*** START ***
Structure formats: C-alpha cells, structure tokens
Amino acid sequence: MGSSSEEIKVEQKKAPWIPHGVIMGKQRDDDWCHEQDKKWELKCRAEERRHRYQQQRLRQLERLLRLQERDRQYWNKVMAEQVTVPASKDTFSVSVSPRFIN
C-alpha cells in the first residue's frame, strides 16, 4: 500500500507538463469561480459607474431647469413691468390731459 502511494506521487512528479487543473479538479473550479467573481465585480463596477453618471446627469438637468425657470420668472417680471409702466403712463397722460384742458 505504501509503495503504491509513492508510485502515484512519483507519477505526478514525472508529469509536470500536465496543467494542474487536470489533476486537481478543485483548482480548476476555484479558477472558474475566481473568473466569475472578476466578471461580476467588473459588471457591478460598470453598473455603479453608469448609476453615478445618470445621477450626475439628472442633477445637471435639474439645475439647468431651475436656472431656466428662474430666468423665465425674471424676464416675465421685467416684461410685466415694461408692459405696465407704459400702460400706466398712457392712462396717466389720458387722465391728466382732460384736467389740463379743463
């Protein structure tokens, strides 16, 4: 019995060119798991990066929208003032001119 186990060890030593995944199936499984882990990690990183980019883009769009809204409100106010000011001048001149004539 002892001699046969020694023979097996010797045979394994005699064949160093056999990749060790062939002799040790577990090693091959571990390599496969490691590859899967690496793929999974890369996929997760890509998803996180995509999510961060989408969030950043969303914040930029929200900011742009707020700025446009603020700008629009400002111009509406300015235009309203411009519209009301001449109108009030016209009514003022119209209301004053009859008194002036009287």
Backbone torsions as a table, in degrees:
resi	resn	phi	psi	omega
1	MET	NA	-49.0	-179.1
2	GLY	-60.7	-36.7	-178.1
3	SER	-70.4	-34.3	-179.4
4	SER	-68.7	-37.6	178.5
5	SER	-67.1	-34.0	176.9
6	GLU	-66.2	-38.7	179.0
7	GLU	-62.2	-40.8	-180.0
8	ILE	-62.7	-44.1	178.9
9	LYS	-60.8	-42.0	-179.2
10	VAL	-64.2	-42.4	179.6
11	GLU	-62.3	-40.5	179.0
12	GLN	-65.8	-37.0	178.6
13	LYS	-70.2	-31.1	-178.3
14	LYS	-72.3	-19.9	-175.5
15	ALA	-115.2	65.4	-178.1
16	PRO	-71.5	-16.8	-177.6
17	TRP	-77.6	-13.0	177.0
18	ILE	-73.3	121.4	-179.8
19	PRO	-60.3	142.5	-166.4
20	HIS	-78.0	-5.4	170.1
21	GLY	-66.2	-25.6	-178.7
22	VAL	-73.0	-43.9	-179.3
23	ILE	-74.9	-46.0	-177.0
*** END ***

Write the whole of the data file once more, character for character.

Structure formats: C-alpha cells, structure tokens
Amino acid sequence: MGSSSEEIKVEQKKAPWIPHGVIMGKQRDDDWCHEQDKKWELKCRAEERRHRYQQQRLRQLERLLRLQERDRQYWNKVMAEQVTVPASKDTFSVSVSPRFIN
C-alpha cells in the first residue's frame, strides 16, 4: 500500500507538463469561480459607474431647469413691468390731459 502511494506521487512528479487543473479538479473550479467573481465585480463596477453618471446627469438637468425657470420668472417680471409702466403712463397722460384742458 505504501509503495503504491509513492508510485502515484512519483507519477505526478514525472508529469509536470500536465496543467494542474487536470489533476486537481478543485483548482480548476476555484479558477472558474475566481473568473466569475472578476466578471461580476467588473459588471457591478460598470453598473455603479453608469448609476453615478445618470445621477450626475439628472442633477445637471435639474439645475439647468431651475436656472431656466428662474430666468423665465425674471424676464416675465421685467416684461410685466415694461408692459405696465407704459400702460400706466398712457392712462396717466389720458387722465391728466382732460384736467389740463379743463
């Protein structure tokens, strides 16, 4: 019995060119798991990066929208003032001119 186990060890030593995944199936499984882990990690990183980019883009769009809204409100106010000011001048001149004539 002892001699046969020694023979097996010797045979394994005699064949160093056999990749060790062939002799040790577990090693091959571990390599496969490691590859899967690496793929999974890369996929997760890509998803996180995509999510961060989408969030950043969303914040930029929200900011742009707020700025446009603020700008629009400002111009509406300015235009309203411009519209009301001449109108009030016209009514003022119209209301004053009859008194002036009287």
Backbone torsions as a table, in degrees:
resi	resn	phi	psi	omega
1	MET	NA	-49.0	-179.1
2	GLY	-60.7	-36.7	-178.1
3	SER	-70.4	-34.3	-179.4
4	SER	-68.7	-37.6	178.5
5	SER	-67.1	-34.0	176.9
6	GLU	-66.2	-38.7	179.0
7	GLU	-62.2	-40.8	-180.0
8	ILE	-62.7	-44.1	178.9
9	LYS	-60.8	-42.0	-179.2
10	VAL	-64.2	-42.4	179.6
11	GLU	-62.3	-40.5	179.0
12	GLN	-65.8	-37.0	178.6
13	LYS	-70.2	-31.1	-178.3
14	LYS	-72.3	-19.9	-175.5
15	ALA	-115.2	65.4	-178.1
16	PRO	-71.5	-16.8	-177.6
17	TRP	-77.6	-13.0	177.0
18	ILE	-73.3	121.4	-179.8
19	PRO	-60.3	142.5	-166.4
20	HIS	-78.0	-5.4	170.1
21	GLY	-66.2	-25.6	-178.7
22	VAL	-73.0	-43.9	-179.3
23	ILE	-74.9	-46.0	-177.0